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US investors looking to buy one of Northern Ireland's main oil terminals: Concern prices could rise


General views of the BP fuel terminal in Belfast ( Photo by Kevin Scott / Belfast Telegraph )

General views of the BP fuel terminal in Belfast ( Photo by Kevin Scott / Belfast Telegraph )

Kevin Scott / Belfast Telegraph

General views of the BP fuel terminal in Belfast ( Photo by Kevin Scott / Belfast Telegraph )

US investors could buy one of Northern Ireland's main oil terminals, the Belfast Telegraph can reveal.

And there are concerns that the sale of the BP terminal at Airport Road West could affect petrol and heating oil prices. There are four terminals through which oil-based products enter Northern Ireland. Three of these are based in Belfast, with the fourth site in Londonderry.

The terminals are the only importers of oil-based products to Northern Ireland, and act as suppliers to the various fuel distributors across the province.

The largest of its kind in Northern Ireland is the huge site in Belfast, which features several large oil containers.

"The (new) owner would have some market power, and if they chose to improve their profit margin, that could work its way down to you and I as customers," economist John Simpson said.

And he said if the new owner stopped running fuel through the facility, it could instead come from further afield - potentially pushing up the prices.

BP is selling off a string of fuel storage terminals as well as its stake in a large pipeline as part of a shake-up of its operations in the UK. It's due to sell off storage terminals at Belfast, Hamble and Northampton, as well its stake in the Kingsbury terminal.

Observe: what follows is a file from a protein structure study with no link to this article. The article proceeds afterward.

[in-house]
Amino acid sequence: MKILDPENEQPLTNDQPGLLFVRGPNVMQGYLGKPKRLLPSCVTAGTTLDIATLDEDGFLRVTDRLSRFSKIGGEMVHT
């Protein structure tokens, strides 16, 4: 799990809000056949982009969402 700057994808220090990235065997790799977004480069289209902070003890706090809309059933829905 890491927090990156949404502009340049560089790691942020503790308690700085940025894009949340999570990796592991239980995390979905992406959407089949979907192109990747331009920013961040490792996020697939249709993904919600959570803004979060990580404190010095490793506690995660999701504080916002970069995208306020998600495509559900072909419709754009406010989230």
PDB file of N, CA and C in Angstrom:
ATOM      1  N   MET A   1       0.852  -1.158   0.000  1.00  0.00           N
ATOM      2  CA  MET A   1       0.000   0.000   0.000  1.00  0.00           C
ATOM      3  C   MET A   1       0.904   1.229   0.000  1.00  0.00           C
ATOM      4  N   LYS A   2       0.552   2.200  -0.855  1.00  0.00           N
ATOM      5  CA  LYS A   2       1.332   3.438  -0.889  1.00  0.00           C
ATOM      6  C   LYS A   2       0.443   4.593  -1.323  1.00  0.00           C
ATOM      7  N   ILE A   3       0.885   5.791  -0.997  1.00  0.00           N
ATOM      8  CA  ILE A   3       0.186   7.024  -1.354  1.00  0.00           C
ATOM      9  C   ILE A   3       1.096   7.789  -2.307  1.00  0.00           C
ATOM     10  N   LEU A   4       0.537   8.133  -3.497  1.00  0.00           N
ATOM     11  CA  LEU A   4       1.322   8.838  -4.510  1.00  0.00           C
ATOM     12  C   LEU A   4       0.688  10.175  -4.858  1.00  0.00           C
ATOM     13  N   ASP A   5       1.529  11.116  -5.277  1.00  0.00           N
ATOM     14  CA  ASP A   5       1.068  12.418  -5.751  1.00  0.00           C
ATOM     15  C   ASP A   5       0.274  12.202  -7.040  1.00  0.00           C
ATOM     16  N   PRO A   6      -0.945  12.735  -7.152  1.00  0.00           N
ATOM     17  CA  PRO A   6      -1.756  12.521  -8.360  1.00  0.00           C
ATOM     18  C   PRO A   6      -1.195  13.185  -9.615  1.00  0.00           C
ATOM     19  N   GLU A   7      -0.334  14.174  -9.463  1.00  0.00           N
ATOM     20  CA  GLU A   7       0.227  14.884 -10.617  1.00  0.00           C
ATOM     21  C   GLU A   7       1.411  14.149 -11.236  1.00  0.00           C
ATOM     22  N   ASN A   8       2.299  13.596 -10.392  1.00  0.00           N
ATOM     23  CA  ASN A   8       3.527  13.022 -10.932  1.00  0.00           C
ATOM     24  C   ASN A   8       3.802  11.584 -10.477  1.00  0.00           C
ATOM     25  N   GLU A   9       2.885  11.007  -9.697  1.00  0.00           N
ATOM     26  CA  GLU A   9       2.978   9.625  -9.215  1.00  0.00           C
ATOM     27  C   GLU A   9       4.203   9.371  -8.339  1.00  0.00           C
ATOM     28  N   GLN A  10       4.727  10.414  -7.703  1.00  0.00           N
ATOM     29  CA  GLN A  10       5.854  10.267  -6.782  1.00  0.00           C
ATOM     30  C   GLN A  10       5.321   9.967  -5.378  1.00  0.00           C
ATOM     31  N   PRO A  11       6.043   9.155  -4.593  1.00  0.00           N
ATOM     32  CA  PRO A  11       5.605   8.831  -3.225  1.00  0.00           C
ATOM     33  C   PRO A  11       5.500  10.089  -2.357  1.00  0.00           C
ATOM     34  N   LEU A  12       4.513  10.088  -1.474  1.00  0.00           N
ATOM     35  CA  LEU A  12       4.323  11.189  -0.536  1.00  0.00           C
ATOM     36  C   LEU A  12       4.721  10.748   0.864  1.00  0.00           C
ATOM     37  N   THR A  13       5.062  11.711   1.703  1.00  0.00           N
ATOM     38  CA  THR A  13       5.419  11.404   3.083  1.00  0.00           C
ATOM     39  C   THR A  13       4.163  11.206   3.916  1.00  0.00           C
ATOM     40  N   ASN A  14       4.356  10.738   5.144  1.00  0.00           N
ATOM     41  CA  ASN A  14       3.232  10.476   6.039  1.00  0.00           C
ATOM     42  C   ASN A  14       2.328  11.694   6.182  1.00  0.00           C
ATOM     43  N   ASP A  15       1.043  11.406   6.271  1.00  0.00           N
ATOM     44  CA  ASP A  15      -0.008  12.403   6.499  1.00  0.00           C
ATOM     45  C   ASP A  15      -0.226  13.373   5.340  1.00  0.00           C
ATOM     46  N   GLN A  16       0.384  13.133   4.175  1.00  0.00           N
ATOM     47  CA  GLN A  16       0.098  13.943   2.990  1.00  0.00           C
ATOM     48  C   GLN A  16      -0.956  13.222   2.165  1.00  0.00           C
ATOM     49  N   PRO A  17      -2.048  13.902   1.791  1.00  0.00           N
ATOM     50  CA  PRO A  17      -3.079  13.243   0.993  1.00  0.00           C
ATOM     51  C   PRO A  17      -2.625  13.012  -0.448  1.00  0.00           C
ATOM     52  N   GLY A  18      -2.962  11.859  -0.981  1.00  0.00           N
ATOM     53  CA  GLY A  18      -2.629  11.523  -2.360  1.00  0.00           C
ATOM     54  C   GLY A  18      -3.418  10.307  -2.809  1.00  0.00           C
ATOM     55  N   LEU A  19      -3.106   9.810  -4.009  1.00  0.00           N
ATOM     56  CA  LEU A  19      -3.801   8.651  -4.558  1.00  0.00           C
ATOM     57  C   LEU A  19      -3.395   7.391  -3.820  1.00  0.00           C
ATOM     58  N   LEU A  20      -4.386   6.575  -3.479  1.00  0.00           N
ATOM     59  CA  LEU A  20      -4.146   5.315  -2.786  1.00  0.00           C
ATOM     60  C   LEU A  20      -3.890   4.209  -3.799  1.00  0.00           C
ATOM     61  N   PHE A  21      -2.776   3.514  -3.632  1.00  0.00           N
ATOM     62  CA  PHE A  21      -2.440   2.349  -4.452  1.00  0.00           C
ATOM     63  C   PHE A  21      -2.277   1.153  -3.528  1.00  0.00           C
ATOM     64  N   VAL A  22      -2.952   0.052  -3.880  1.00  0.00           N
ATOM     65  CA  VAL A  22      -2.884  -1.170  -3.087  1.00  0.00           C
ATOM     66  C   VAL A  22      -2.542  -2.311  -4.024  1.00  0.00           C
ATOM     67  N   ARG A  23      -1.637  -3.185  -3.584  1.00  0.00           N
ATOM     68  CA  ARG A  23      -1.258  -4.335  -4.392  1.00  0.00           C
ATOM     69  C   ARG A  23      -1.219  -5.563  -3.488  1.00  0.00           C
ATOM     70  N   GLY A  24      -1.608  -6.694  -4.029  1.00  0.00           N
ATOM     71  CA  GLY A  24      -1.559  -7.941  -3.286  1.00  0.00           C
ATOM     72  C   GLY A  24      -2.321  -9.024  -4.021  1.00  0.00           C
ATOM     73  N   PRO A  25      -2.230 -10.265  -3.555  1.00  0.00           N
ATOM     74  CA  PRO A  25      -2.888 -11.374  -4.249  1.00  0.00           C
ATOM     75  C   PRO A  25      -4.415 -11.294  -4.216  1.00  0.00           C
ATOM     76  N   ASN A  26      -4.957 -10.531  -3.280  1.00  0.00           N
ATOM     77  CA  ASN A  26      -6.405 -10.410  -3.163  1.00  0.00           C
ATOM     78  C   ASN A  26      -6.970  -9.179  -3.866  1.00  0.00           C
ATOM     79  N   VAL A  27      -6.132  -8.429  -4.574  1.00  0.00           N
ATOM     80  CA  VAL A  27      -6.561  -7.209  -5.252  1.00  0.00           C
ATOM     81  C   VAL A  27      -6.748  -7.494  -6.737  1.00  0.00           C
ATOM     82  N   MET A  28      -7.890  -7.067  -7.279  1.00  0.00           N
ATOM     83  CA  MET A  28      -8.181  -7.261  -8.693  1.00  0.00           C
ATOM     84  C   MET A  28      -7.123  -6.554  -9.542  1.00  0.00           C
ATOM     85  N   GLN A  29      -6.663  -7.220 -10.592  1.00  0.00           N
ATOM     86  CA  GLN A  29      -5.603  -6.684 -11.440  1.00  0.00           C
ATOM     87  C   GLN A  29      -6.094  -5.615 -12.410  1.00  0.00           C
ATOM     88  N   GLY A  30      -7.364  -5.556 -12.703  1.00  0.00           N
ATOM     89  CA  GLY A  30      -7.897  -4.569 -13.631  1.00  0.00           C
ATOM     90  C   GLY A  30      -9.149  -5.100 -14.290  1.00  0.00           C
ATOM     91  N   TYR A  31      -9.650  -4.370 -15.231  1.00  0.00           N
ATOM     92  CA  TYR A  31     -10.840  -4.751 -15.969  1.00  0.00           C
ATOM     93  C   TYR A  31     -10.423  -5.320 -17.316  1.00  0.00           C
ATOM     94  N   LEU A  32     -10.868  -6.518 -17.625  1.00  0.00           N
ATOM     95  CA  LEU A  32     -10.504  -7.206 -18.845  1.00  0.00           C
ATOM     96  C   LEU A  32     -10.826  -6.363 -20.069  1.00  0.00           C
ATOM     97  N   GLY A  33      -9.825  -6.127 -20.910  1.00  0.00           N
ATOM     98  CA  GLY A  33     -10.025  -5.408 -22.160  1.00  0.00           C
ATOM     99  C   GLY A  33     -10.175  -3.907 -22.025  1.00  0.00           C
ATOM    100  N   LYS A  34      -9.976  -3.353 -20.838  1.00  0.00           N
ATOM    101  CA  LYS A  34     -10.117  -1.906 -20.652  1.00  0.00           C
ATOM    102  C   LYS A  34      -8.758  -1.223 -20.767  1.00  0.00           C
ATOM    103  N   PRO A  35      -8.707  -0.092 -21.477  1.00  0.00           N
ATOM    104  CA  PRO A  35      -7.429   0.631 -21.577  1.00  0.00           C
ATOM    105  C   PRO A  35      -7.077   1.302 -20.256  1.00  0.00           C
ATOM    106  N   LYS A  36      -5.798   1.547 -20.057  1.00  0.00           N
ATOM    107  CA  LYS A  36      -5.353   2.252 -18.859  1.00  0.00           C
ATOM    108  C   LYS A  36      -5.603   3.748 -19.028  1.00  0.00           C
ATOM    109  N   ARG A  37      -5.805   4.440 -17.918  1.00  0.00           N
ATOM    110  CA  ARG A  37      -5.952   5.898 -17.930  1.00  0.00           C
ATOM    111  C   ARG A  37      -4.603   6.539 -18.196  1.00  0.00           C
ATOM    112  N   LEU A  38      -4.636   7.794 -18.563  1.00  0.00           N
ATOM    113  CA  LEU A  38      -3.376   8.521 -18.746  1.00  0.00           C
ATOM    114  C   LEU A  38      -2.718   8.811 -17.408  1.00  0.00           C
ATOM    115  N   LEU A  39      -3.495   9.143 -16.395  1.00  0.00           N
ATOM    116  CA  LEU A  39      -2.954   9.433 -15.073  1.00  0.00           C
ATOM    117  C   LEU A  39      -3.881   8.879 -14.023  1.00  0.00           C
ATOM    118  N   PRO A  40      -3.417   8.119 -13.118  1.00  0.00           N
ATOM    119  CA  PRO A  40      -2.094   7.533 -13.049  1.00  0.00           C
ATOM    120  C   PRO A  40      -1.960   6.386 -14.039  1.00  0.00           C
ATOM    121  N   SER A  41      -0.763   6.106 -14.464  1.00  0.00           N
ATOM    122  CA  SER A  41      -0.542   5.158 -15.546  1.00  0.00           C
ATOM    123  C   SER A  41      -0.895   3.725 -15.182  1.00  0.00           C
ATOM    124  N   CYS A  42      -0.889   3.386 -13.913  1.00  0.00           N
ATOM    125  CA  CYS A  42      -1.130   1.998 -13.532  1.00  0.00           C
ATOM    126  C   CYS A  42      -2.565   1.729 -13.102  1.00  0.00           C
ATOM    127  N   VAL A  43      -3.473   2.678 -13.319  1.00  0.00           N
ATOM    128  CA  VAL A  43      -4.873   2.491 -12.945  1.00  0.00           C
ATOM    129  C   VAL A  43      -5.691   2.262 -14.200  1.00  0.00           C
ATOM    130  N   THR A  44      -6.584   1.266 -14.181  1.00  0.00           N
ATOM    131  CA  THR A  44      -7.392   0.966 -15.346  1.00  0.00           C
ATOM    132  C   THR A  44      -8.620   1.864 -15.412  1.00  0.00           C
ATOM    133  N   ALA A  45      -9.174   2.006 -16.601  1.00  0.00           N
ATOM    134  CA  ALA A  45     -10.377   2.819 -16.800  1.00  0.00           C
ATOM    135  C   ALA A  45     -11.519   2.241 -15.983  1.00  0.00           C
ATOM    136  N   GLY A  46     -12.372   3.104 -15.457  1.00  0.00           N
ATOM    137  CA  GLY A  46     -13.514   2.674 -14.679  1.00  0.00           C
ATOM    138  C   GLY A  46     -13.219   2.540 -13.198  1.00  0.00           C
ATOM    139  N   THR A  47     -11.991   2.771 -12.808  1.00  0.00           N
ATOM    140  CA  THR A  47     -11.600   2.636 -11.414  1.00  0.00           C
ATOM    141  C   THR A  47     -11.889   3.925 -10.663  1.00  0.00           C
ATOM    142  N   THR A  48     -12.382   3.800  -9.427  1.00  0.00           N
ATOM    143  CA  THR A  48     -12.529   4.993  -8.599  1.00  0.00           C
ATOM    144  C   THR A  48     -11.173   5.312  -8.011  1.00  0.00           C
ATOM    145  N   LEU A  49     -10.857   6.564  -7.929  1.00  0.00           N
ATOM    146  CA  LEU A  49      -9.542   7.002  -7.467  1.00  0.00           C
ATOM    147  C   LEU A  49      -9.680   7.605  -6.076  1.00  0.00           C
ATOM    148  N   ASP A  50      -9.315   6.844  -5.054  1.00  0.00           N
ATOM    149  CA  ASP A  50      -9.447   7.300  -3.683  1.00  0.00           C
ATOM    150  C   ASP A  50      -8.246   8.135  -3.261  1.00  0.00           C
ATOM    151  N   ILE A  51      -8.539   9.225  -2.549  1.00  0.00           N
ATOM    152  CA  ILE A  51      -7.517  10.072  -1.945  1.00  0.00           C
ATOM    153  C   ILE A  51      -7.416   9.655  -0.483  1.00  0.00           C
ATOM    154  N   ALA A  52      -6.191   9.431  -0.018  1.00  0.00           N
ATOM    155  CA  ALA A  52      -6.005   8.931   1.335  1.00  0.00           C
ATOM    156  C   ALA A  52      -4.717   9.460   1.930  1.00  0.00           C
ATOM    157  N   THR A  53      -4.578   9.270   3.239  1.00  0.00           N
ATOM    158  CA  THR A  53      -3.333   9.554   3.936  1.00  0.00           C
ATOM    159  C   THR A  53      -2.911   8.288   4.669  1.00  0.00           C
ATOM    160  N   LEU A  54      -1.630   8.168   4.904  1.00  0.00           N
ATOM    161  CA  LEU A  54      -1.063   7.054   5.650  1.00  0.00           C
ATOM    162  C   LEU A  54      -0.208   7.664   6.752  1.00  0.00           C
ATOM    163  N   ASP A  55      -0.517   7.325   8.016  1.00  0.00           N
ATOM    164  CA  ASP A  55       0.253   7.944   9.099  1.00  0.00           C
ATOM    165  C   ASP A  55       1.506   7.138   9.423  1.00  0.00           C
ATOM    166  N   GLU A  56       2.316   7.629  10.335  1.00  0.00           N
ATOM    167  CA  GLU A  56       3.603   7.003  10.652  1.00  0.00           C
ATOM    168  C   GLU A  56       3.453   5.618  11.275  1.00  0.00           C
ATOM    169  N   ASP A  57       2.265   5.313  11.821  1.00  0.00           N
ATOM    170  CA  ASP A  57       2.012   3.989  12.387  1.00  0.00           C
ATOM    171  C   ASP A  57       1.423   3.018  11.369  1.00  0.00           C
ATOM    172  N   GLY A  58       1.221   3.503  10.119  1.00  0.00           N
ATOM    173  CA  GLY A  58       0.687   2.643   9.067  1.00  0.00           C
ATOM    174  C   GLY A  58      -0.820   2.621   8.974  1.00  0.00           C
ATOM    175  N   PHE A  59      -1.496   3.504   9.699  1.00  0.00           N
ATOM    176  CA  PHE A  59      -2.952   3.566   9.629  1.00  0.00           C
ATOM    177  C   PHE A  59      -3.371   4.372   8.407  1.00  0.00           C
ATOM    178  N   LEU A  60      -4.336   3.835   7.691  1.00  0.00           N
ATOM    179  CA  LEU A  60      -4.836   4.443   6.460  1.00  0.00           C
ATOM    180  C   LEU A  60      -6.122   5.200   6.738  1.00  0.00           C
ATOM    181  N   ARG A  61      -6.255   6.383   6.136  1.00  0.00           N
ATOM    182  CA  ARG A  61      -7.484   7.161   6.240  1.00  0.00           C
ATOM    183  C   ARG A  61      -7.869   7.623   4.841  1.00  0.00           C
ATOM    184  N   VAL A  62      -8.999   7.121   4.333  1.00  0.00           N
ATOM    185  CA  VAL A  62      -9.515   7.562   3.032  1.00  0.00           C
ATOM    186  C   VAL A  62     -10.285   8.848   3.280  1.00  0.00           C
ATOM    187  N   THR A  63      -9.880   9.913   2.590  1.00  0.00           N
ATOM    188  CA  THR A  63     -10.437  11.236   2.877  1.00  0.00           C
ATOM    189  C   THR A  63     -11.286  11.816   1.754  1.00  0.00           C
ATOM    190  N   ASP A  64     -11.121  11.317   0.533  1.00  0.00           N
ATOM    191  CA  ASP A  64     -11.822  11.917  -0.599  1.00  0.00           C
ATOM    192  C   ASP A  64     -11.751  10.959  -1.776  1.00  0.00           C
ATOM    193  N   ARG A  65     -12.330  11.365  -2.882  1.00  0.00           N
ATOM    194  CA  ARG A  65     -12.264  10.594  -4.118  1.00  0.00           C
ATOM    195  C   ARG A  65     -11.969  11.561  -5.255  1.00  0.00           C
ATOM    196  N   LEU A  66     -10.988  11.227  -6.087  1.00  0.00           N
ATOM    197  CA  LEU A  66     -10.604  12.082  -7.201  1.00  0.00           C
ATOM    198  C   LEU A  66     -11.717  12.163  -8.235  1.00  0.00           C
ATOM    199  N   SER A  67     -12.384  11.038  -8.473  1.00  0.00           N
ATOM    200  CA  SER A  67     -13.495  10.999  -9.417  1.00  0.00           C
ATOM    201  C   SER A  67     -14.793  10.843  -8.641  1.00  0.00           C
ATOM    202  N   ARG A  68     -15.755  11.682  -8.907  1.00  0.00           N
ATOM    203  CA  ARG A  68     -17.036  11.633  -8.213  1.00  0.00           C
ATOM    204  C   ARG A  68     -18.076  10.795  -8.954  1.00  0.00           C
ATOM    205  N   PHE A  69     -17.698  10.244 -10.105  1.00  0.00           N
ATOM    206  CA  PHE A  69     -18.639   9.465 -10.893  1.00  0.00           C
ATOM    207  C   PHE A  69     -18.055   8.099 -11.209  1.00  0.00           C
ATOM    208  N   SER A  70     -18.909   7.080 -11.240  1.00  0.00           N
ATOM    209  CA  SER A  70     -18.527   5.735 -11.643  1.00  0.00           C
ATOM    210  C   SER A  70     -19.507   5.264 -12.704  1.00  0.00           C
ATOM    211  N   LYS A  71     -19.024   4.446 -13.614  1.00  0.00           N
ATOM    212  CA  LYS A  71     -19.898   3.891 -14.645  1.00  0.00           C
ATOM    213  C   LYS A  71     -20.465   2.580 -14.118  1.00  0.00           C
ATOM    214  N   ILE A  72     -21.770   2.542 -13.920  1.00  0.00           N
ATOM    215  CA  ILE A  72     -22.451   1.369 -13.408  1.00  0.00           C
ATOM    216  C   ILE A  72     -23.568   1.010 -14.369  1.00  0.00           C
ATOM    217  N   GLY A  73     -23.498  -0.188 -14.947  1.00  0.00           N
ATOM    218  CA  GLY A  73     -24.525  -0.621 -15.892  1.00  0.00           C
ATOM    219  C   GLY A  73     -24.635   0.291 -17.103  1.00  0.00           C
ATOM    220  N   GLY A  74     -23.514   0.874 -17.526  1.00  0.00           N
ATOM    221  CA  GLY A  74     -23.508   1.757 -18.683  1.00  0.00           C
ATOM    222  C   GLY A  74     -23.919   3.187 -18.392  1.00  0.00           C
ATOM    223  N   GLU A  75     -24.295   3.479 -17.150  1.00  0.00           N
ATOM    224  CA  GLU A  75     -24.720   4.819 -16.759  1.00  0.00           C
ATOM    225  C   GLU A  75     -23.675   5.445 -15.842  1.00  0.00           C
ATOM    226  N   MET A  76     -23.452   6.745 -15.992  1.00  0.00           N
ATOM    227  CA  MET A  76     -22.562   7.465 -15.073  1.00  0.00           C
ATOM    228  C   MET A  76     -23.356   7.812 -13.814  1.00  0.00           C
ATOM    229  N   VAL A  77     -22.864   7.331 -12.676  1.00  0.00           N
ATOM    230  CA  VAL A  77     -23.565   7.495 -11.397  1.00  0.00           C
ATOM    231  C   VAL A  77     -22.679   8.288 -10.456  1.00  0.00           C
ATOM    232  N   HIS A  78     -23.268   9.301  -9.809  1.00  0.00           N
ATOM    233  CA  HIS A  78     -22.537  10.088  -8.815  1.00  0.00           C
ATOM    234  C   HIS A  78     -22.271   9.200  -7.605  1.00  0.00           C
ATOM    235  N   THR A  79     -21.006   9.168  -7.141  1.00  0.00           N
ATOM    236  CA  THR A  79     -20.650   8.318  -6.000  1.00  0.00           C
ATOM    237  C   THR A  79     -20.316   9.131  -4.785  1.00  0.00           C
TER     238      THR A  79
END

The terminal stores petrol, diesel and jet fuel.

The sale of BP's Belfast site and others in the UK would leave it with just two such sites.

The oil giant has around 45 staff at the terminals, and has already said it hopes workers will be kept on by whoever takes on the sites.

"It is close to being a monopoly in terms of the supply," Mr Simpson said.

"If it (oil) wasn't coming through a Belfast storage unit, it could be coming through Dublin and shipped by road.

"It's a critical piece of the apparatus. I would imagine whoever was to buy it would want to keep it as a distribution system."

However, Mr Simpson said it had been around 40 to 50 years since the terminal in Belfast had undergone any major investment. "Some of the bits may be at the end of the line," he said.

"But they (new owners) can't push the price up by too much, as it would be cheaper to import through some other port."

Tom Kool of Oilprice.com said: "I think it's too early to say with certainty that prices of home/business heating oil could be affected.

"The new owner could decide to slightly up the prices, but because of brimming storage elsewhere in Europe it seems like the prices for heating oil will remain subdued in the near-term."

Other fuel sites include one in Londonderry, which can hold 88,000 tonnes of fuel, along with NuStar and Emo in Belfast.

BP didn't wish to comment further on potential buyers interested in taking over the Belfast terminal.

Belfast Telegraph